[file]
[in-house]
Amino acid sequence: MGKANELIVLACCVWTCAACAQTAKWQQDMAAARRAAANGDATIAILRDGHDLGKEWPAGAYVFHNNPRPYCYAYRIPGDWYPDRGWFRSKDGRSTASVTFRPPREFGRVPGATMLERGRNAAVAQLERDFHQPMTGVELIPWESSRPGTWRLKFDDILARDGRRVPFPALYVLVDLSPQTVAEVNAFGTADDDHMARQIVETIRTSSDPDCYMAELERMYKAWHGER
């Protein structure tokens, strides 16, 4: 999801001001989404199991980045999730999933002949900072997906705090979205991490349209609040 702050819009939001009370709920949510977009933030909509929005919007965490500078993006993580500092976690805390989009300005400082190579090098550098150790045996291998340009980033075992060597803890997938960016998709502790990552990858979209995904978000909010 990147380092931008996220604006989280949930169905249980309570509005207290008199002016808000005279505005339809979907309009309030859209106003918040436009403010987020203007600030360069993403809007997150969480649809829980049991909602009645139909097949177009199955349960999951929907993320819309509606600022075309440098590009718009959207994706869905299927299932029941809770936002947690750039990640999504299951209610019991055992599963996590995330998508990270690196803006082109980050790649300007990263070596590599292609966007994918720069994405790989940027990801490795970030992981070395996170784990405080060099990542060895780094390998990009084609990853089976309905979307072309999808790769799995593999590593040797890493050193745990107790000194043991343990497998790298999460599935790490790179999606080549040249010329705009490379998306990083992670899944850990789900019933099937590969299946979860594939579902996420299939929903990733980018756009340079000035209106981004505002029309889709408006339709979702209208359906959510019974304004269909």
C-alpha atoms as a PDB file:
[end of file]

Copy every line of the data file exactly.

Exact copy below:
[in-house]
Amino acid sequence: MGKANELIVLACCVWTCAACAQTAKWQQDMAAARRAAANGDATIAILRDGHDLGKEWPAGAYVFHNNPRPYCYAYRIPGDWYPDRGWFRSKDGRSTASVTFRPPREFGRVPGATMLERGRNAAVAQLERDFHQPMTGVELIPWESSRPGTWRLKFDDILARDGRRVPFPALYVLVDLSPQTVAEVNAFGTADDDHMARQIVETIRTSSDPDCYMAELERMYKAWHGER
């Protein structure tokens, strides 16, 4: 999801001001989404199991980045999730999933002949900072997906705090979205991490349209609040 702050819009939001009370709920949510977009933030909509929005919007965490500078993006993580500092976690805390989009300005400082190579090098550098150790045996291998340009980033075992060597803890997938960016998709502790990552990858979209995904978000909010 990147380092931008996220604006989280949930169905249980309570509005207290008199002016808000005279505005339809979907309009309030859209106003918040436009403010987020203007600030360069993403809007997150969480649809829980049991909602009645139909097949177009199955349960999951929907993320819309509606600022075309440098590009718009959207994706869905299927299932029941809770936002947690750039990640999504299951209610019991055992599963996590995330998508990270690196803006082109980050790649300007990263070596590599292609966007994918720069994405790989940027990801490795970030992981070395996170784990405080060099990542060895780094390998990009084609990853089976309905979307072309999808790769799995593999590593040797890493050193745990107790000194043991343990497998790298999460599935790490790179999606080549040249010329705009490379998306990083992670899944850990789900019933099937590969299946979860594939579902996420299939929903990733980018756009340079000035209106981004505002029309889709408006339709979702209208359906959510019974304004269909």
C-alpha atoms as a PDB file: